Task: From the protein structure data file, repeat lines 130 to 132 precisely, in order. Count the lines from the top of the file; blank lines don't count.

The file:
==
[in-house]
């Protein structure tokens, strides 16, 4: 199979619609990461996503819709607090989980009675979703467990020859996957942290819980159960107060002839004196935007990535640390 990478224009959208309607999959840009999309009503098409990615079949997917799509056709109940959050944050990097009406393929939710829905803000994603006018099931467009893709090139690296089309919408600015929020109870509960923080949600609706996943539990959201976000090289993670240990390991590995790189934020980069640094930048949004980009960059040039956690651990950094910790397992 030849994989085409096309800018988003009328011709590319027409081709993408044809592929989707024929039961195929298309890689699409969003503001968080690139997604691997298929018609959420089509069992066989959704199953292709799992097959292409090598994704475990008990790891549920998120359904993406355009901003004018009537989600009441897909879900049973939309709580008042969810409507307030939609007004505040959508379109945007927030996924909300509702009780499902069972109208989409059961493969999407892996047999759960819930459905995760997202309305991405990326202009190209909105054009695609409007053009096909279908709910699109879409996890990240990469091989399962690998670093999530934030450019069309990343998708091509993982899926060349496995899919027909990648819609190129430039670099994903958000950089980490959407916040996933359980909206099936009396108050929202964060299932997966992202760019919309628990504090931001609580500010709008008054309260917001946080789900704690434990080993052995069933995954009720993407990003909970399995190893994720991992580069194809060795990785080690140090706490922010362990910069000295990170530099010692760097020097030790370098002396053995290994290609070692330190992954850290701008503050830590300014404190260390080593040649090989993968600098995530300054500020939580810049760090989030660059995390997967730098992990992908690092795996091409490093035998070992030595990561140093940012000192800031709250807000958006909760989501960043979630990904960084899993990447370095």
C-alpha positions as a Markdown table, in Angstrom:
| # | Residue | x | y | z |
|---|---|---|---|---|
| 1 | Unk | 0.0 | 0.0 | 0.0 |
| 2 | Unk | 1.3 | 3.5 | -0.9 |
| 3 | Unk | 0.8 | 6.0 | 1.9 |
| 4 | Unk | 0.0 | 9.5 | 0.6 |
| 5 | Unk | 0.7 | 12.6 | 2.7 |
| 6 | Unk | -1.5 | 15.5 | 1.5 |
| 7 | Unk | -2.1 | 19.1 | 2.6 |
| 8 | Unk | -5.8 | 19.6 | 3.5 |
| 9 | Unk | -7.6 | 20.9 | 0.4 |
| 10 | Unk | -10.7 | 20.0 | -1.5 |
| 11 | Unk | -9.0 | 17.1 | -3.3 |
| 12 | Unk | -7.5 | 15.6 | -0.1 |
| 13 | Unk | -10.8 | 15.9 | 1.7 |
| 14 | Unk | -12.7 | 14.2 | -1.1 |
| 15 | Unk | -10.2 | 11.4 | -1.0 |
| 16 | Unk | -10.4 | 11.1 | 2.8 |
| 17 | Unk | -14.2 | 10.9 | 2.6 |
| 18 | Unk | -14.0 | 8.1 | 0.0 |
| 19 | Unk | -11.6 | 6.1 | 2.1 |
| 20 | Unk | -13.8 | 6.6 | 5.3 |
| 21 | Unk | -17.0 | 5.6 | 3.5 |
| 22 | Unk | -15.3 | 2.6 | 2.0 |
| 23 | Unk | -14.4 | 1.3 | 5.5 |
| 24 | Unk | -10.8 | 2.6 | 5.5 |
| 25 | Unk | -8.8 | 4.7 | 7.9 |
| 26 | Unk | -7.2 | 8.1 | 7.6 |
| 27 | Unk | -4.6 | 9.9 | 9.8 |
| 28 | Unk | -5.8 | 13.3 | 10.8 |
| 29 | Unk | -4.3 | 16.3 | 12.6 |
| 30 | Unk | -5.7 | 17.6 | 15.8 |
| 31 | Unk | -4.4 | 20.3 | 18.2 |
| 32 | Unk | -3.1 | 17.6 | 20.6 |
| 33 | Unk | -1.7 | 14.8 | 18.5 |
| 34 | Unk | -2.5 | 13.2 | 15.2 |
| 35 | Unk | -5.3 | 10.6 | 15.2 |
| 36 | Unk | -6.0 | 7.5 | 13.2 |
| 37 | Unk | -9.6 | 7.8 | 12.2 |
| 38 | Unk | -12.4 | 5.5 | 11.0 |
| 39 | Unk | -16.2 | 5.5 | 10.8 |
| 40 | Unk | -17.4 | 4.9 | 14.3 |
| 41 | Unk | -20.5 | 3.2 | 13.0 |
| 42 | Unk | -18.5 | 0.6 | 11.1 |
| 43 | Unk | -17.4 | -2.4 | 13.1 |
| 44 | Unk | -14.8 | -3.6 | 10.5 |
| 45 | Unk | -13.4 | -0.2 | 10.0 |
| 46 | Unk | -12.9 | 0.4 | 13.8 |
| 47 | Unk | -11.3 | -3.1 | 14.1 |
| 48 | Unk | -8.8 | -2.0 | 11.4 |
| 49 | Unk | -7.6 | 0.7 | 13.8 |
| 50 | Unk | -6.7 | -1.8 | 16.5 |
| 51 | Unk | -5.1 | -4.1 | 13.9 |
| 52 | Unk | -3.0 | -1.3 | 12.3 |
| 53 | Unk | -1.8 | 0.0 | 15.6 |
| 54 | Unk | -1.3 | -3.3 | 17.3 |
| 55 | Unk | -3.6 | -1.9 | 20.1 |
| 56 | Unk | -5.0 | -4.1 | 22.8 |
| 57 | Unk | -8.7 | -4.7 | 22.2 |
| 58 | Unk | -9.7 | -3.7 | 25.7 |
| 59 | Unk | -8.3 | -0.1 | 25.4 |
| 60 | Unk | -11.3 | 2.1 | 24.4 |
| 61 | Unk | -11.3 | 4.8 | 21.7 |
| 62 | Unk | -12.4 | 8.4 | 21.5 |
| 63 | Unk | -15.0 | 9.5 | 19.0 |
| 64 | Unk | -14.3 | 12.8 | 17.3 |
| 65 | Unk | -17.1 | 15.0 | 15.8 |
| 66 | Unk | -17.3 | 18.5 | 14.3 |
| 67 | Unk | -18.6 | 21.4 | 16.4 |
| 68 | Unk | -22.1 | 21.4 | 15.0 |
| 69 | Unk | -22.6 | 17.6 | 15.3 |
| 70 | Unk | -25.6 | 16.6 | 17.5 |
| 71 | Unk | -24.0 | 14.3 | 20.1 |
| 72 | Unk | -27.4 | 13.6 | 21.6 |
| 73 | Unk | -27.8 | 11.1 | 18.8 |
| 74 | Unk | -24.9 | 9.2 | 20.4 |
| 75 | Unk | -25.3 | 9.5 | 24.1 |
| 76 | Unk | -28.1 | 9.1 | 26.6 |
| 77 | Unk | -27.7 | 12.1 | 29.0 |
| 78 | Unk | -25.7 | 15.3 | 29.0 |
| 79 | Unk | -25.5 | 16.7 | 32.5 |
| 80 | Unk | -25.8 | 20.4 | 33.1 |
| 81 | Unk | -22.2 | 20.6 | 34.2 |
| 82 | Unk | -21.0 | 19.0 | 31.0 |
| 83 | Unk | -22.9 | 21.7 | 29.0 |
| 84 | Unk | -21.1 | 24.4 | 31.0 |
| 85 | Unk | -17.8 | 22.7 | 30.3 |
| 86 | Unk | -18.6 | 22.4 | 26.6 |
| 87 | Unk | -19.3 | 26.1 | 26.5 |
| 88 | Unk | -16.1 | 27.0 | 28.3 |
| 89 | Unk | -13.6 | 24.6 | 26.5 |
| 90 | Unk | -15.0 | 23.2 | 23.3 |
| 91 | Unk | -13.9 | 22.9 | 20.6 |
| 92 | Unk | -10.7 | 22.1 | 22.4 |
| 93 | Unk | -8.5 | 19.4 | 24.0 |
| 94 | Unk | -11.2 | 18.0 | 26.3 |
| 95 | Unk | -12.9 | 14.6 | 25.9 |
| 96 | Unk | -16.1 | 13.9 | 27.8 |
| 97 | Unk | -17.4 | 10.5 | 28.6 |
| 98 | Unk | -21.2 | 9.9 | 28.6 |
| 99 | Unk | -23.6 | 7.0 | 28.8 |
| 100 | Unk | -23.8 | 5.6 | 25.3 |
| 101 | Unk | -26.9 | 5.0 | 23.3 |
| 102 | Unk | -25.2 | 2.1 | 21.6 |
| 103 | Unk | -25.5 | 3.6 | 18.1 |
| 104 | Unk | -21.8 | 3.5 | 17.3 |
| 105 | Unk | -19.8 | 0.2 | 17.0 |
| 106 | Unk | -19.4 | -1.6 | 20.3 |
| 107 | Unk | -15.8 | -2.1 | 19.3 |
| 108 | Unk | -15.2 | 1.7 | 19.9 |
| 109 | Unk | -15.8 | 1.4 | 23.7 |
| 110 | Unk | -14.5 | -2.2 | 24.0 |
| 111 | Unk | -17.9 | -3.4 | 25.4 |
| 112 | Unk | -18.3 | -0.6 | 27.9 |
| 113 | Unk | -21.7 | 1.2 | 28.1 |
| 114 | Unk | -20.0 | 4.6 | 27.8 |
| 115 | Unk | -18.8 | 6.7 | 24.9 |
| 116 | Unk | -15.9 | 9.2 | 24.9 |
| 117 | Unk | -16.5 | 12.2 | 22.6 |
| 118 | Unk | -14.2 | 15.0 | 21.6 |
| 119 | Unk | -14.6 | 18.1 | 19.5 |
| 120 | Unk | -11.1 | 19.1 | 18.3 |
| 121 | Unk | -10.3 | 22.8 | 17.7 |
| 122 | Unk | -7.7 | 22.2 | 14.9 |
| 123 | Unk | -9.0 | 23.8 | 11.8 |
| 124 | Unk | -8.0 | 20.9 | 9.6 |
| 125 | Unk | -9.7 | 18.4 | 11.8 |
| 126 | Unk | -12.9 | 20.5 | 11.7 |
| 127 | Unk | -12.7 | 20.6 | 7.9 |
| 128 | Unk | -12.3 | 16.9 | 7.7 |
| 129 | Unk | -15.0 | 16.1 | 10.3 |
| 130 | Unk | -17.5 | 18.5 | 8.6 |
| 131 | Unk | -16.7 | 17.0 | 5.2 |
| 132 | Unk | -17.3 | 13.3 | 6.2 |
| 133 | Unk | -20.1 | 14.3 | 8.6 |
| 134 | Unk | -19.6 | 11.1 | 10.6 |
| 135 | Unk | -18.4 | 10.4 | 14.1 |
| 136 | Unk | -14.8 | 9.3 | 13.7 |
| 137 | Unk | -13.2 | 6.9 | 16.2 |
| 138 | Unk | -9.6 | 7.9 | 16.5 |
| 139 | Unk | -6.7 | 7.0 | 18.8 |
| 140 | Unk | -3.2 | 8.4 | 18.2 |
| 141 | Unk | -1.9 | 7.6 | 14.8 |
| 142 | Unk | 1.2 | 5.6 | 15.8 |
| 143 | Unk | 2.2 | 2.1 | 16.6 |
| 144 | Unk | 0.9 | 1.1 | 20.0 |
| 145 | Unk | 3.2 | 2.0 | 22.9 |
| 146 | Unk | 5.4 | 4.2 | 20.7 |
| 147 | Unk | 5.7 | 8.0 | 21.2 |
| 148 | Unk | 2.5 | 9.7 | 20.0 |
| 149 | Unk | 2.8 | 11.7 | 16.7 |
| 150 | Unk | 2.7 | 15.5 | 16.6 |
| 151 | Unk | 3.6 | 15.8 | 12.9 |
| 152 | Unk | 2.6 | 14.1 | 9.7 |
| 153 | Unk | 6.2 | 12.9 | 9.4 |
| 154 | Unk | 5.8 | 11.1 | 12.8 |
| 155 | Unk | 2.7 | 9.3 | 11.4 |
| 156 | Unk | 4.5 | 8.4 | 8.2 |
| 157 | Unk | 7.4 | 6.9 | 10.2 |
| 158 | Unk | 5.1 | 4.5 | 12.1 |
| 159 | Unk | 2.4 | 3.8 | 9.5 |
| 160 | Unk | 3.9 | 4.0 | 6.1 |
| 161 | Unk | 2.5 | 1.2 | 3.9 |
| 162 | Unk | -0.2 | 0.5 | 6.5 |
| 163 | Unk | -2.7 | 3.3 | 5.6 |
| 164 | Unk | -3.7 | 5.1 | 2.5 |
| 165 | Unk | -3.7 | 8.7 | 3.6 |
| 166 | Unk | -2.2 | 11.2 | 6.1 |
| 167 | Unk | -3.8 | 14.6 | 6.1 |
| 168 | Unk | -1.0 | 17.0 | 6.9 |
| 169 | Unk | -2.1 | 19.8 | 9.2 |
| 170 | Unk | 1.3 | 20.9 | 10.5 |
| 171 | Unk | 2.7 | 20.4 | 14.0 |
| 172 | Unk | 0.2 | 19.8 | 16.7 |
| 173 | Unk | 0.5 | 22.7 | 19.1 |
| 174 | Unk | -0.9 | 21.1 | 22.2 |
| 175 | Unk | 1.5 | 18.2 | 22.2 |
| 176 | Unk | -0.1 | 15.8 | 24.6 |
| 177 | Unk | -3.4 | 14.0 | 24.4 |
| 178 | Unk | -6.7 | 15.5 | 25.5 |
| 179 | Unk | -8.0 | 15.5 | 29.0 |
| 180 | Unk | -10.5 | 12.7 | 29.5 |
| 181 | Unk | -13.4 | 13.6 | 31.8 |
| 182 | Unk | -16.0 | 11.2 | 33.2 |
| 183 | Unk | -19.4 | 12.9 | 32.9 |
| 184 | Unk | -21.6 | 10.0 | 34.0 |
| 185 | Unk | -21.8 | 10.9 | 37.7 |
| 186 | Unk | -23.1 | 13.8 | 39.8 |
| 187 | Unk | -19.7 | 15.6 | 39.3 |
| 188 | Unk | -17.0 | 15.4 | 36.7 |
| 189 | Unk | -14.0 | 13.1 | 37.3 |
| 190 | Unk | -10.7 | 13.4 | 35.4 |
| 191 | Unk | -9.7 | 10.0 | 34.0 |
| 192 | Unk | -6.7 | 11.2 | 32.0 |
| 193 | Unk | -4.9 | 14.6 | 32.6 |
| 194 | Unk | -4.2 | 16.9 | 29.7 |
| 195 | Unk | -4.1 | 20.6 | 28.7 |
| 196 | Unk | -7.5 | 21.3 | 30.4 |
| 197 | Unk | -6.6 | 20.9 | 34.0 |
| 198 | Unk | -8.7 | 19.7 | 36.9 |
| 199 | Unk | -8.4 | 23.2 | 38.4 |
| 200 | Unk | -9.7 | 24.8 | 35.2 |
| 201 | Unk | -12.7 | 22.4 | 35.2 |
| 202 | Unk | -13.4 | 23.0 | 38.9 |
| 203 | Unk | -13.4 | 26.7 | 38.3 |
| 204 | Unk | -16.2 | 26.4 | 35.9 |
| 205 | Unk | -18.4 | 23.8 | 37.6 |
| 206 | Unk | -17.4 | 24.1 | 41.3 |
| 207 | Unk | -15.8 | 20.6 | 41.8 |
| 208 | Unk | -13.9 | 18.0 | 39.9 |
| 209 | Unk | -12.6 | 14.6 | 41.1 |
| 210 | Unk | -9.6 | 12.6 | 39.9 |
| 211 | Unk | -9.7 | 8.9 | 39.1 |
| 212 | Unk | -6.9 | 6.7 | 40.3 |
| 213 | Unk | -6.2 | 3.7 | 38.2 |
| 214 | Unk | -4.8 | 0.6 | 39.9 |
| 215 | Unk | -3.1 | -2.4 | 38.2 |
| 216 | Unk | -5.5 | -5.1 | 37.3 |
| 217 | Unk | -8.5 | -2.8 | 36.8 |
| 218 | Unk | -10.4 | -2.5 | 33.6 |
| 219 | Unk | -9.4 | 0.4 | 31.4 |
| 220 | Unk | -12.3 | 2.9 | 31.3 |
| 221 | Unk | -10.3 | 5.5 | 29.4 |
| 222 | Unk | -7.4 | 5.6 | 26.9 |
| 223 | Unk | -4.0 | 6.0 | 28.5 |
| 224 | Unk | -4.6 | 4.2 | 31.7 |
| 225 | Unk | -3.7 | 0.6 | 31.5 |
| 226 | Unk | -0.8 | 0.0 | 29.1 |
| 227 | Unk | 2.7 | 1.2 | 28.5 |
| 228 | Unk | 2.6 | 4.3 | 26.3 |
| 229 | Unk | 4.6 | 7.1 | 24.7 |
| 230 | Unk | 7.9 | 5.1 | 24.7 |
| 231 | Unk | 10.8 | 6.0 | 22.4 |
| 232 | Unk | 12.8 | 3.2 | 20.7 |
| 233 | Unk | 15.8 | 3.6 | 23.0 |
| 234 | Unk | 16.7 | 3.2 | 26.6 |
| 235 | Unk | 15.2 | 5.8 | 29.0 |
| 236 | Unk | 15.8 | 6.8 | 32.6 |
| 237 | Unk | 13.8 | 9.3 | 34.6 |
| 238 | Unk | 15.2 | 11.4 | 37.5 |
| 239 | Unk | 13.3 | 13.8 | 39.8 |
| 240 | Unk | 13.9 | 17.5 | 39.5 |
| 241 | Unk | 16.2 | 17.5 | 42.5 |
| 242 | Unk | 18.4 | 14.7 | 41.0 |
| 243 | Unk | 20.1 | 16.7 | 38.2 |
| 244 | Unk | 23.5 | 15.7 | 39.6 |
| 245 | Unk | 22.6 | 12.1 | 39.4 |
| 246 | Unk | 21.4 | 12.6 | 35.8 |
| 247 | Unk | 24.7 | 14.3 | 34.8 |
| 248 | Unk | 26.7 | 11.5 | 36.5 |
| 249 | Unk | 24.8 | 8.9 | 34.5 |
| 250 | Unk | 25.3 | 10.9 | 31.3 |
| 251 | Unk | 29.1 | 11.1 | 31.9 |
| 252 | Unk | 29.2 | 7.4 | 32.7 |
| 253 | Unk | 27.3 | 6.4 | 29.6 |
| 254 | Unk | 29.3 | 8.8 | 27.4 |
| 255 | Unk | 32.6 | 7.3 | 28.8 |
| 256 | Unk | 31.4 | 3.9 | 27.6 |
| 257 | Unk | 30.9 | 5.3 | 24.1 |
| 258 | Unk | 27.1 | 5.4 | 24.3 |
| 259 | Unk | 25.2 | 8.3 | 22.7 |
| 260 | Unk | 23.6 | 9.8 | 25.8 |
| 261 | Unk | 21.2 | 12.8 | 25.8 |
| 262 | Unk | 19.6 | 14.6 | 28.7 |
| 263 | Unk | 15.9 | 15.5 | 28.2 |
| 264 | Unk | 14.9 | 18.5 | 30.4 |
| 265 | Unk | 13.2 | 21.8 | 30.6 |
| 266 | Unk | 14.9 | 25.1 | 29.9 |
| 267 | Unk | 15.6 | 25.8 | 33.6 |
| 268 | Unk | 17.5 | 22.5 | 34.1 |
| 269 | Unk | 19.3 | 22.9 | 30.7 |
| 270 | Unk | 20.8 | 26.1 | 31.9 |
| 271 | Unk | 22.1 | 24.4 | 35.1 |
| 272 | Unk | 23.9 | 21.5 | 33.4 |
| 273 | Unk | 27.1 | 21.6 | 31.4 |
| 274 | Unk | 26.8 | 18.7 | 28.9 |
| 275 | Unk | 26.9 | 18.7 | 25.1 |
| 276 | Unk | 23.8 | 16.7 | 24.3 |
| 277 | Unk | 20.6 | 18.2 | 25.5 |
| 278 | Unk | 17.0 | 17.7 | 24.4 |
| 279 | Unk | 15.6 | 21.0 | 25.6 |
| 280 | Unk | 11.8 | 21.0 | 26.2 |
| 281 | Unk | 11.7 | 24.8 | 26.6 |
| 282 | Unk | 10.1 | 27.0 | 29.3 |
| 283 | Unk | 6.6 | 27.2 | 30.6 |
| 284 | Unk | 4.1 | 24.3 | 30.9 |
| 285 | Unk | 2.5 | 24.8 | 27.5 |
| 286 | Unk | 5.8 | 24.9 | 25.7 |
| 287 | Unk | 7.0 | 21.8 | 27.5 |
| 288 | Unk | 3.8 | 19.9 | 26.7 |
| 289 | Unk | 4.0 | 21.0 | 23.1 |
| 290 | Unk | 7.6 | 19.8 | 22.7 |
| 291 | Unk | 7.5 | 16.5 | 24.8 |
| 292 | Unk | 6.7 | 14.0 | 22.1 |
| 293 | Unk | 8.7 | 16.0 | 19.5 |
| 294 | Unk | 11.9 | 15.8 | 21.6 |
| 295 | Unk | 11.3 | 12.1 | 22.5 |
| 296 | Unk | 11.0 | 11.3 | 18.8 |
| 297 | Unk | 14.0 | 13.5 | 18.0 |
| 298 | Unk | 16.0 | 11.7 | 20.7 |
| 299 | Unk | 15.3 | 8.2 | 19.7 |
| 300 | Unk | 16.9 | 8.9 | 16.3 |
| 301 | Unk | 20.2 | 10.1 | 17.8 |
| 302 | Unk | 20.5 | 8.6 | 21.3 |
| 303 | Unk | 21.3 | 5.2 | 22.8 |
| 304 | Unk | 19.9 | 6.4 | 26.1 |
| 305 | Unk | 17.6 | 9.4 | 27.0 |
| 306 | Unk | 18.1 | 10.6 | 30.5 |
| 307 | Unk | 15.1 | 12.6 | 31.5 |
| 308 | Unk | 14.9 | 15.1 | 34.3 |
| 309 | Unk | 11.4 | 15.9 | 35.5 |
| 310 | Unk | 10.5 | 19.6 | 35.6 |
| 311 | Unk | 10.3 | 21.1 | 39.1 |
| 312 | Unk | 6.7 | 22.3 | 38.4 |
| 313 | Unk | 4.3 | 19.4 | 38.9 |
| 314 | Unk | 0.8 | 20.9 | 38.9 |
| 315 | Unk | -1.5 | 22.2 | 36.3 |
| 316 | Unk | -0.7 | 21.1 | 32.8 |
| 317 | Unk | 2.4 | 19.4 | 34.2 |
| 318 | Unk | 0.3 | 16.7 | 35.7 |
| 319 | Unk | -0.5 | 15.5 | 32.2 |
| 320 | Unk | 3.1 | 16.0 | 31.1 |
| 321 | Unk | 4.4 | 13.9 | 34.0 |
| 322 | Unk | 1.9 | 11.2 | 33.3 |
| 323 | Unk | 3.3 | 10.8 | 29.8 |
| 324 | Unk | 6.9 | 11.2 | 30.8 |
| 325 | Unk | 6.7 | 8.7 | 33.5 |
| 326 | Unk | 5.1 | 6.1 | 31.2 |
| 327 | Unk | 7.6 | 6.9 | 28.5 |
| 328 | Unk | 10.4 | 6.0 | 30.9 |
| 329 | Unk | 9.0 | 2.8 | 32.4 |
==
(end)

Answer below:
| 125 | Unk | -9.7 | 18.4 | 11.8 |
| 126 | Unk | -12.9 | 20.5 | 11.7 |
| 127 | Unk | -12.7 | 20.6 | 7.9 |